Using High Fidelity Simulation to increase a physiotherapist's self assessed competence and confidence when treating critically ill patients - a preliminary investigation

Khoo, Lin Shan Melissa
Reeve, Julie
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Master of Health Practice
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Auckland University of Technology

High Fidelity Simulation (HFS) has been increasingly incorporated into health care education as this form of education has been shown to develop both the non technical and technical skills of healthcare professionals, which potentially results in increases in the standards of patient care. To date, there have been no studies to demonstrate this effect in the field of cardiorespiratory physiotherapy. Similarly, there has been scant literature to guide the design and development of a physiotherapy HFS programme in a hospital setting. This study, conducted in a tertiary hospital in Singapore, involved the design and implementation of an evidence based physiotherapy HFS programme, which incorporated the physiotherapy assessment and treatment of critically ill patients. The changes in self assessed competence and confidence levels of the ten physiotherapists who participated in the HFS programme were measured pre and post intervention. The results of this study indicated that a one hour physiotherapy HFS programme significantly increased the participants’ self assessed competence when treating critically ill patients in HFS case scenarios. It is suggested that further large or multi-institutional studies using externally validated measuring instruments are needed to provide more evidence that the participation in a HFS programme can significantly increase physiotherapist’s self assessed competence and confidence levels when treating a critically ill patient.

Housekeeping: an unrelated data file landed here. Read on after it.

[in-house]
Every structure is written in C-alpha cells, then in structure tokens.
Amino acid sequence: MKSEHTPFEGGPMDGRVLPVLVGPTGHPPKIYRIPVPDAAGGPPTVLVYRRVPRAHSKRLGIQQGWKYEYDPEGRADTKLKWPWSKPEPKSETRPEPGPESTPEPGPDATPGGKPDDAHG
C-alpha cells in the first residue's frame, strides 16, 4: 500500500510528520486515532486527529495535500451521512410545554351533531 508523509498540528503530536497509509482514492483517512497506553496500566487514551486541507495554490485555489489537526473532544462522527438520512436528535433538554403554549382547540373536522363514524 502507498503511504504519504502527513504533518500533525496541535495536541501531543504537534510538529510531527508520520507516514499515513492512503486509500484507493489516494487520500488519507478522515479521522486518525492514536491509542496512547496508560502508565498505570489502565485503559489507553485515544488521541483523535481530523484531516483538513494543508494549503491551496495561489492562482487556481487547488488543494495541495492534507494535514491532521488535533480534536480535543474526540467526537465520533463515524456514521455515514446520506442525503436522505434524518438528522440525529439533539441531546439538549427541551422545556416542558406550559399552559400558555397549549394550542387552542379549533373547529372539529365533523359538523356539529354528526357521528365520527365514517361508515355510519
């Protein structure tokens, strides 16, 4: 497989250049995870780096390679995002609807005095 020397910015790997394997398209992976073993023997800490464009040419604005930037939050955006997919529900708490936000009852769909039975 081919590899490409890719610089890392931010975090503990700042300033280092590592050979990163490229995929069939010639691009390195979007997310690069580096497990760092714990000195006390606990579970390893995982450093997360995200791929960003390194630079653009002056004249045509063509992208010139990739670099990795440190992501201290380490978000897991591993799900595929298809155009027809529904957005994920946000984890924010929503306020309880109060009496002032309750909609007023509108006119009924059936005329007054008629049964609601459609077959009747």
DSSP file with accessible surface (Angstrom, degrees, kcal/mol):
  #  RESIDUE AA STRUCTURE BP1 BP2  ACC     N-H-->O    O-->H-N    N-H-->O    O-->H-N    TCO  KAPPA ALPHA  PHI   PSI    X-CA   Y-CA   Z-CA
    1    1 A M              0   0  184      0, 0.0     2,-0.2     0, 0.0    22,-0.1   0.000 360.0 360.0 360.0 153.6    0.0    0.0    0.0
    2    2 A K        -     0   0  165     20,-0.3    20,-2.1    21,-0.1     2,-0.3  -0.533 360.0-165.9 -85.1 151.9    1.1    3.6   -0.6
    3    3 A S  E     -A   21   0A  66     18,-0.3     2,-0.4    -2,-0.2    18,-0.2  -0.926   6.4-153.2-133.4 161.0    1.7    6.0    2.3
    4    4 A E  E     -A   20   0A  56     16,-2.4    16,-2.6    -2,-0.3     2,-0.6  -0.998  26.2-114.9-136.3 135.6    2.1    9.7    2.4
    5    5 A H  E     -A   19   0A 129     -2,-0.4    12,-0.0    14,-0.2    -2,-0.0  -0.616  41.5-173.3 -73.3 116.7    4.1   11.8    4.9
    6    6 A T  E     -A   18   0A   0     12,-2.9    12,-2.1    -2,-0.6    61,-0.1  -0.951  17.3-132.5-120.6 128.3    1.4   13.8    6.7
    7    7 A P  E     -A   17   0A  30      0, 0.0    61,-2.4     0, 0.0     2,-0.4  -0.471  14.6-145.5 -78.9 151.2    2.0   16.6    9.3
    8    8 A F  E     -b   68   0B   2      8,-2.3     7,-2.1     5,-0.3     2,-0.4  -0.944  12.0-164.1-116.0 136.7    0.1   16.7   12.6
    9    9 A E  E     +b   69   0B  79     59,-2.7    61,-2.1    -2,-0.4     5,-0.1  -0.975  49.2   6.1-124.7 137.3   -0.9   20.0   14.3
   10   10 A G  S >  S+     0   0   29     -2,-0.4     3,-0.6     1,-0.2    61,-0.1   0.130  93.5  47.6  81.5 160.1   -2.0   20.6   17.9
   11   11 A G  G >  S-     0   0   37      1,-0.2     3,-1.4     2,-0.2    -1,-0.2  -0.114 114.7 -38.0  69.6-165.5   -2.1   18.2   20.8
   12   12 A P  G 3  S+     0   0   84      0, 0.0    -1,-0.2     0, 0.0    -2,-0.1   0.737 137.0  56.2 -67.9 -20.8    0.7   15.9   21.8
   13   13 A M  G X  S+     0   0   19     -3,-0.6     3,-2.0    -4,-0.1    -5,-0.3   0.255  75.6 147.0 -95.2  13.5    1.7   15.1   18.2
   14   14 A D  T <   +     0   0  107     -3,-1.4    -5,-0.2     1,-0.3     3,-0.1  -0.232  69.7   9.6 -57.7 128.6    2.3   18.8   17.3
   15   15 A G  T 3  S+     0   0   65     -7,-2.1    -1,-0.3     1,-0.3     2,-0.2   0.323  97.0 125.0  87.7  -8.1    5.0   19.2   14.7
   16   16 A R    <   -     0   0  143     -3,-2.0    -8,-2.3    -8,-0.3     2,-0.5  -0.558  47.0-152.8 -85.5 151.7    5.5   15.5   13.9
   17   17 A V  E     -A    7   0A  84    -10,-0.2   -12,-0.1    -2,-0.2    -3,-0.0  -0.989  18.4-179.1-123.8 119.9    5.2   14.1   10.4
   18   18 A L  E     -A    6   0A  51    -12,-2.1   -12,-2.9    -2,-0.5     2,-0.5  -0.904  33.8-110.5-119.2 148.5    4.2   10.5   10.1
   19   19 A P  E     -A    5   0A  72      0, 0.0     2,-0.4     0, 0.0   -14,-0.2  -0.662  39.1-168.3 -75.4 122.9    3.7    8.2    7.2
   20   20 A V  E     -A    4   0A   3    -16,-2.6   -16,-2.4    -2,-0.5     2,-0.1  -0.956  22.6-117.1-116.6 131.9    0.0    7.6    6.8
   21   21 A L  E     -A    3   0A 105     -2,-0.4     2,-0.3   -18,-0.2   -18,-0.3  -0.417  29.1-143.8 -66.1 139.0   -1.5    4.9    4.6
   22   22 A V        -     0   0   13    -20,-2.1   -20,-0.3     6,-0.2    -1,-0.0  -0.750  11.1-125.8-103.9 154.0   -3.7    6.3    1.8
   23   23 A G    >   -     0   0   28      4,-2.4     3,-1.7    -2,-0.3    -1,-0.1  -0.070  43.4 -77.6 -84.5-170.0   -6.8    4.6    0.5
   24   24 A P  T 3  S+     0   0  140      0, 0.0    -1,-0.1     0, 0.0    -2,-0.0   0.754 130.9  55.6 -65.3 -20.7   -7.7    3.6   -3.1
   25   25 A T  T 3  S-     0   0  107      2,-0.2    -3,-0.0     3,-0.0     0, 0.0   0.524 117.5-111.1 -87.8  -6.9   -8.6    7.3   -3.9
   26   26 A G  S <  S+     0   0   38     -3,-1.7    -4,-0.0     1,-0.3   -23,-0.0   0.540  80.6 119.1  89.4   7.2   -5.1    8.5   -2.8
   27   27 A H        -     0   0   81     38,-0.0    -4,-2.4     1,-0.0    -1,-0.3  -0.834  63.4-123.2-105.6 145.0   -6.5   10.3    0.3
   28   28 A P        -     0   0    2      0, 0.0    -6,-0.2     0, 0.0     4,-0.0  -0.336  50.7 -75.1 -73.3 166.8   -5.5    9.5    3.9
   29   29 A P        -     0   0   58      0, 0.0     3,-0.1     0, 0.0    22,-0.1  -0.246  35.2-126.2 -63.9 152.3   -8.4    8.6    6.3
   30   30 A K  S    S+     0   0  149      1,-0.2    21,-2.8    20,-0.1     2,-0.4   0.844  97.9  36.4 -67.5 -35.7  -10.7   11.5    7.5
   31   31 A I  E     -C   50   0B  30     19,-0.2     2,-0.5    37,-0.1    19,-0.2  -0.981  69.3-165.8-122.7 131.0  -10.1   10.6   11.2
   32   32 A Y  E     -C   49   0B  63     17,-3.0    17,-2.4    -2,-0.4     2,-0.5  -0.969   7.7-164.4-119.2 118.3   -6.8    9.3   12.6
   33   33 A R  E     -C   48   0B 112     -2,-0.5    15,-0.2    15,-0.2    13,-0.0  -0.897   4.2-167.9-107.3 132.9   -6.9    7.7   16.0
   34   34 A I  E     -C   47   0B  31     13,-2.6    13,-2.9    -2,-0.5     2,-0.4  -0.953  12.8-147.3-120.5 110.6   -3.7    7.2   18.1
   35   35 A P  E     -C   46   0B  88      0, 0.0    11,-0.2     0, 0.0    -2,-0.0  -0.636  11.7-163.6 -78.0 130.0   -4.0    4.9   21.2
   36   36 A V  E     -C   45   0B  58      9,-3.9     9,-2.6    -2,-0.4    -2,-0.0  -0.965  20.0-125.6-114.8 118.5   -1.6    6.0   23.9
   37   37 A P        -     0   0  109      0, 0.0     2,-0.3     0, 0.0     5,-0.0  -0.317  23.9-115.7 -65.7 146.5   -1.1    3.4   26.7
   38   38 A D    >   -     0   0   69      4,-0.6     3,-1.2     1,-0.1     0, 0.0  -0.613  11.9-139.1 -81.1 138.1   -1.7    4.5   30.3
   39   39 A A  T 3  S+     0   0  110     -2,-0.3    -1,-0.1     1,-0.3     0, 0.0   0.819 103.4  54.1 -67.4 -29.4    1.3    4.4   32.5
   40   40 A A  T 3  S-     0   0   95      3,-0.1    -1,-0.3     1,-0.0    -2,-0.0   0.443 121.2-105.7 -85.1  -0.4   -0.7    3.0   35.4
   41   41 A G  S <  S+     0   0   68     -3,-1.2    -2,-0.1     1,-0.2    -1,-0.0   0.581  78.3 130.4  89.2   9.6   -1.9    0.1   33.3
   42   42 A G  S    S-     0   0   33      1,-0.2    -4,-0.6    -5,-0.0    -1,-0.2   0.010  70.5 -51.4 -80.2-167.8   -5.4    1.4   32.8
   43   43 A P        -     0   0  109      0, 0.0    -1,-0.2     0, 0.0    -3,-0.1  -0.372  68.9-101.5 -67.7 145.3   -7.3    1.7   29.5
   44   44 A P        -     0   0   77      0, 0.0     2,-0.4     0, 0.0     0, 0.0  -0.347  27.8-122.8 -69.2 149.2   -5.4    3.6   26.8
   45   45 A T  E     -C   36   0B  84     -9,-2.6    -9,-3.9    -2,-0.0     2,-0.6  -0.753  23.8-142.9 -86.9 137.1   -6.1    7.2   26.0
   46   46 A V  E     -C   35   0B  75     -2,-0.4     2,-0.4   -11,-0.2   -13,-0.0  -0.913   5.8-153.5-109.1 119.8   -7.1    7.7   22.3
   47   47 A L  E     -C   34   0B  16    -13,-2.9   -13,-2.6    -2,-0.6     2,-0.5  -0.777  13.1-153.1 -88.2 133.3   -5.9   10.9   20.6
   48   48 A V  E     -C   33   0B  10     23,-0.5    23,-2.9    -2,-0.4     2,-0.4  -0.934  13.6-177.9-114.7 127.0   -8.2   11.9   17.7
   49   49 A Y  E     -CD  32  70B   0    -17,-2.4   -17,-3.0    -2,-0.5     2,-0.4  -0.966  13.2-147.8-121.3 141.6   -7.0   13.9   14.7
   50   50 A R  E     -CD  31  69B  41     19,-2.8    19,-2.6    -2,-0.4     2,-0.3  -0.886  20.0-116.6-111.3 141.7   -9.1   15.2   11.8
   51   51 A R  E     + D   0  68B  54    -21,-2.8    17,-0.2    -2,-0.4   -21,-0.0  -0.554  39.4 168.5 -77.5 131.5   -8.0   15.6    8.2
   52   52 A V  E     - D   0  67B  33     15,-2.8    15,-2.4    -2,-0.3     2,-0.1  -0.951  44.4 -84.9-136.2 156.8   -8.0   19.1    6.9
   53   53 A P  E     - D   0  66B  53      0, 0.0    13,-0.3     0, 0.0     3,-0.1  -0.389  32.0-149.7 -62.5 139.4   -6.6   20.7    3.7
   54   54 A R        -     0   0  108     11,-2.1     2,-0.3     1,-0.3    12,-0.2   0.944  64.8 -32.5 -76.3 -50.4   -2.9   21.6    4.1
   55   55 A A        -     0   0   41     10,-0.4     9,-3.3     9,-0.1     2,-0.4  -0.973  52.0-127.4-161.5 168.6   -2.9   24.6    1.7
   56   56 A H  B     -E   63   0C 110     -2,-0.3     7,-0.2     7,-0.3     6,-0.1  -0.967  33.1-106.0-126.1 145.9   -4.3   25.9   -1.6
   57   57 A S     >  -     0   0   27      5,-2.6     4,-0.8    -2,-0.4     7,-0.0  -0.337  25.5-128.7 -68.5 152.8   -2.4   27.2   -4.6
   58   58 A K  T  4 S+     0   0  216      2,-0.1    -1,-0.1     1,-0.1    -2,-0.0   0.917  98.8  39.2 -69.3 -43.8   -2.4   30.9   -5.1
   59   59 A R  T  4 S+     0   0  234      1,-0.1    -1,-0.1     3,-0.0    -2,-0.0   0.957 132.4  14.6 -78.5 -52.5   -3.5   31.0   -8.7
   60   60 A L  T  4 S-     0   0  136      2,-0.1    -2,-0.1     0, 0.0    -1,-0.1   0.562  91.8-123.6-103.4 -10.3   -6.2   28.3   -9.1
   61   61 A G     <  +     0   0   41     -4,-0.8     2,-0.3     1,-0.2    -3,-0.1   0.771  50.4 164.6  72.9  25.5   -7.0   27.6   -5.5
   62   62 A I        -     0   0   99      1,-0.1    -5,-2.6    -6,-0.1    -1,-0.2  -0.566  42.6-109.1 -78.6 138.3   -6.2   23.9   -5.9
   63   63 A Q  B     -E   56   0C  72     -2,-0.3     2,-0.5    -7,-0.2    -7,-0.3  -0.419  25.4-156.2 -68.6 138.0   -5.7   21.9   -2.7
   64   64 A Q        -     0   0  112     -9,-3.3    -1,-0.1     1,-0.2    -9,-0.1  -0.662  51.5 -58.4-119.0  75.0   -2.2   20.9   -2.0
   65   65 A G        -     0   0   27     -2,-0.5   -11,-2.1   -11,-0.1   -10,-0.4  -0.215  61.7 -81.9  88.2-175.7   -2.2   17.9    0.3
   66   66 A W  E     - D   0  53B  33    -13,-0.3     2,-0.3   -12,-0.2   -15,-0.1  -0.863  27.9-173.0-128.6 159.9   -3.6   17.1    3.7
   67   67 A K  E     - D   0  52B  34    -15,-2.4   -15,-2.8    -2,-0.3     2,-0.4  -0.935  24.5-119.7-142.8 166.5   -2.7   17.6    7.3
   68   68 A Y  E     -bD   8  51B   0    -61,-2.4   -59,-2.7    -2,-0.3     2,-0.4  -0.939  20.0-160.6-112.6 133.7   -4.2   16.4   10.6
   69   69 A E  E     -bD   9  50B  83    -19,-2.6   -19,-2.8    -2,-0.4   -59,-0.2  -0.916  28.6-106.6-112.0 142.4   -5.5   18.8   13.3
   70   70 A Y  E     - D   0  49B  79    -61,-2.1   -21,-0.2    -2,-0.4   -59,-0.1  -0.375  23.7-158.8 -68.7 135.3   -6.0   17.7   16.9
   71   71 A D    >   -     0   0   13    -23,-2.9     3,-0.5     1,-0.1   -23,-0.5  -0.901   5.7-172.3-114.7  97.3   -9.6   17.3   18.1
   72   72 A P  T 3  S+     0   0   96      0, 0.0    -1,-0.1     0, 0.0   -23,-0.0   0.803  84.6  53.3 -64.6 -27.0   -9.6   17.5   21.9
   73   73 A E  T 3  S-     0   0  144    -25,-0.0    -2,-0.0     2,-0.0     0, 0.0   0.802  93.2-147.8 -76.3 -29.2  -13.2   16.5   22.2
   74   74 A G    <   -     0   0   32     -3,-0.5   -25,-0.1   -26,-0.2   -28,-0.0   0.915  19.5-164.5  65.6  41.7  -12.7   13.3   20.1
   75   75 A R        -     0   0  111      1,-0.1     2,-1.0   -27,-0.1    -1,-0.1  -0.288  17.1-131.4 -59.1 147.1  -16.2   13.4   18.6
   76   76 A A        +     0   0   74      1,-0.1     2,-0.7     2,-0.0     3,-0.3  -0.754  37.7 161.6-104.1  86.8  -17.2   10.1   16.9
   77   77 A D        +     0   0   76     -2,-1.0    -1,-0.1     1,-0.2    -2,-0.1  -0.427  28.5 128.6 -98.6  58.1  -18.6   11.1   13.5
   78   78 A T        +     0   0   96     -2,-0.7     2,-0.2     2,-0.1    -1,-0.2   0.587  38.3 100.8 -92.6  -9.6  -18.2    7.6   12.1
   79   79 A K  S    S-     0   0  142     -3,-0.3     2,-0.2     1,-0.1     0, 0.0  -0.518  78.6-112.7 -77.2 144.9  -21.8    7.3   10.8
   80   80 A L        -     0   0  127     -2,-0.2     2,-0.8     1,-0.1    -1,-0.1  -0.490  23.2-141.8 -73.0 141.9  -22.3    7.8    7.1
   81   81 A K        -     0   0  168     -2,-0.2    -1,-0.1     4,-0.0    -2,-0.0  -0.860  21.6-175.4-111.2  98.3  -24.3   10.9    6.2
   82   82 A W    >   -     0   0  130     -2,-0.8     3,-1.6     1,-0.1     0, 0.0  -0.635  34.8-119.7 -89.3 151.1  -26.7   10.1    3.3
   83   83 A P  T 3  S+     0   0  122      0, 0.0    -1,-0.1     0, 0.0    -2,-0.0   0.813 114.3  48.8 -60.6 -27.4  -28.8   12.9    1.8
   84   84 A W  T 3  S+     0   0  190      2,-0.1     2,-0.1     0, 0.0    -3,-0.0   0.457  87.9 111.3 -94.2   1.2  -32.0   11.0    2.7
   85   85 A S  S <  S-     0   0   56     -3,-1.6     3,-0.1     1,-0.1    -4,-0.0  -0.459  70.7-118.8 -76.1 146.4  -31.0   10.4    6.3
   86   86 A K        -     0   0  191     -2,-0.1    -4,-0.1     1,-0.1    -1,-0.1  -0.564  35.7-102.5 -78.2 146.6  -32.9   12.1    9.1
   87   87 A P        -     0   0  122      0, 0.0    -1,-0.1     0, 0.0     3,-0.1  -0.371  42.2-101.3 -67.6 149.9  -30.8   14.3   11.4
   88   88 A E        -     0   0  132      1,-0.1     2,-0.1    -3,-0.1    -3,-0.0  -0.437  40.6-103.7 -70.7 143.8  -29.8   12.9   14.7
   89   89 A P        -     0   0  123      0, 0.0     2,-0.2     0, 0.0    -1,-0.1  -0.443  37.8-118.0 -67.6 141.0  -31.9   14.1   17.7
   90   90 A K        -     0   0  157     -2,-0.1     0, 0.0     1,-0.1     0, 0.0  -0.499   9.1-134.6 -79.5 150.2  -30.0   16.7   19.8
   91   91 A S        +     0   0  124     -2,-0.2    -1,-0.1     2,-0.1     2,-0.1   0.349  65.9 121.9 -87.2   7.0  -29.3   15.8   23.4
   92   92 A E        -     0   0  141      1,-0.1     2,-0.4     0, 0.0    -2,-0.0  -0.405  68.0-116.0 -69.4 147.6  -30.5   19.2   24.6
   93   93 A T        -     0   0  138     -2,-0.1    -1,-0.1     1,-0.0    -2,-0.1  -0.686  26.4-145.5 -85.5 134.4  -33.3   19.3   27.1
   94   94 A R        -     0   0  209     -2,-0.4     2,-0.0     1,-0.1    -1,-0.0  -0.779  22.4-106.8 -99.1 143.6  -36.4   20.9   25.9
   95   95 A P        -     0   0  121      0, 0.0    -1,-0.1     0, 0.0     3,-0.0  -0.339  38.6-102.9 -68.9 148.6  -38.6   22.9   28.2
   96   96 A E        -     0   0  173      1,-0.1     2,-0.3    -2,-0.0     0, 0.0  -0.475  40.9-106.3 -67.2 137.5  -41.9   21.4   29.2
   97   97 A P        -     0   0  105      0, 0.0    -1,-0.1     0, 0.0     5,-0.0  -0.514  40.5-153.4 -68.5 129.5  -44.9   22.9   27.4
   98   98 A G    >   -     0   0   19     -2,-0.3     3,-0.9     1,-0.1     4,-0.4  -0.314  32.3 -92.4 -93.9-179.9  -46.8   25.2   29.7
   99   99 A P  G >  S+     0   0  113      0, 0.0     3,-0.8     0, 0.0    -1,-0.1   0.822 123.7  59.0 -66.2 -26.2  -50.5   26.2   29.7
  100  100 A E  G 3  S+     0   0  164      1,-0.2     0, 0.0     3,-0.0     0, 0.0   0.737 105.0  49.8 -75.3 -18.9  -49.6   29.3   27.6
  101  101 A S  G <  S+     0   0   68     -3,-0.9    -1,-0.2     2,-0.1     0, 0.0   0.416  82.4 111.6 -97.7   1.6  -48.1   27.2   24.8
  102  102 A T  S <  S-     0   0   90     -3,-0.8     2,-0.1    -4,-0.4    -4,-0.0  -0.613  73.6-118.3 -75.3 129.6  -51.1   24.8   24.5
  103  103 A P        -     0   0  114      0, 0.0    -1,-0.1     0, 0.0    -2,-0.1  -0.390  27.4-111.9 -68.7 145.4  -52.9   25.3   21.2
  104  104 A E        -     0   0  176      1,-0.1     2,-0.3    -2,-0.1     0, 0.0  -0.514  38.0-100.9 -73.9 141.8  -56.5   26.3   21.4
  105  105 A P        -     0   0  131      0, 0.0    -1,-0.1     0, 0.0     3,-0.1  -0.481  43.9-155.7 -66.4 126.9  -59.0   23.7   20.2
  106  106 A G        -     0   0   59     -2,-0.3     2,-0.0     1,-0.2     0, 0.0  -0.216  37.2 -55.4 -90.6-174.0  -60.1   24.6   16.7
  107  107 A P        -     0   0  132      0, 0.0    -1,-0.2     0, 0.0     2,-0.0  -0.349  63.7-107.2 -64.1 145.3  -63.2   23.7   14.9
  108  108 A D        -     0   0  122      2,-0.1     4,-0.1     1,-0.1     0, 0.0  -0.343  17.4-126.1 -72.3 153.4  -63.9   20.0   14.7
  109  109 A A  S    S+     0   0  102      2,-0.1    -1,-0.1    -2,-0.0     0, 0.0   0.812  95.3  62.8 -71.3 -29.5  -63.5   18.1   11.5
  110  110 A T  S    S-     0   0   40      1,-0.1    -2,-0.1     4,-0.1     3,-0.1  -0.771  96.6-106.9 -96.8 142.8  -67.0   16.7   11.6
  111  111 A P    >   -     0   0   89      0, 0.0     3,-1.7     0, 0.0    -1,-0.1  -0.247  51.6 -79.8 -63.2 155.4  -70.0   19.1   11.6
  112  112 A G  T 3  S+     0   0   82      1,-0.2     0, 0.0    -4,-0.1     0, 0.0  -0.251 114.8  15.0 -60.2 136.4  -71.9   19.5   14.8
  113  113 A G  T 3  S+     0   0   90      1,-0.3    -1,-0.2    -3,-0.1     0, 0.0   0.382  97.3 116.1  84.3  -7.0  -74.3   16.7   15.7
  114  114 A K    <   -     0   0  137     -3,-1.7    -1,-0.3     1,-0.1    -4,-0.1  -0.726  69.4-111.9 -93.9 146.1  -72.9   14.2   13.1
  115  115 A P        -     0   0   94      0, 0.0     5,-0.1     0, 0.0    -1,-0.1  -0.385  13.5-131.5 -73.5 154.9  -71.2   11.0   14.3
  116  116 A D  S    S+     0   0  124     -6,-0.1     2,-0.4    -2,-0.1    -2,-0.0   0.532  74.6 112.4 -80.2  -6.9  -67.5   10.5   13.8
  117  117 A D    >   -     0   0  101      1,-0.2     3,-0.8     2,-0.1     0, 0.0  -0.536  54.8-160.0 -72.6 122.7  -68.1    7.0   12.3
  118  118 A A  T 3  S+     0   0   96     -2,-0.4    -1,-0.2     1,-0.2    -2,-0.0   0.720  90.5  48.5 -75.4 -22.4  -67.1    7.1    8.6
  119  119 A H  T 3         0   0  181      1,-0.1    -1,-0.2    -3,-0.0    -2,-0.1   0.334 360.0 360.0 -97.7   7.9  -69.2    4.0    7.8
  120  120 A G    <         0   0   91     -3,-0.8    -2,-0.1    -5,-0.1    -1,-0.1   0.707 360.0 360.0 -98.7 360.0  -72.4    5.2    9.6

HFS , Confidence , Competence , High Fidelity Simulation
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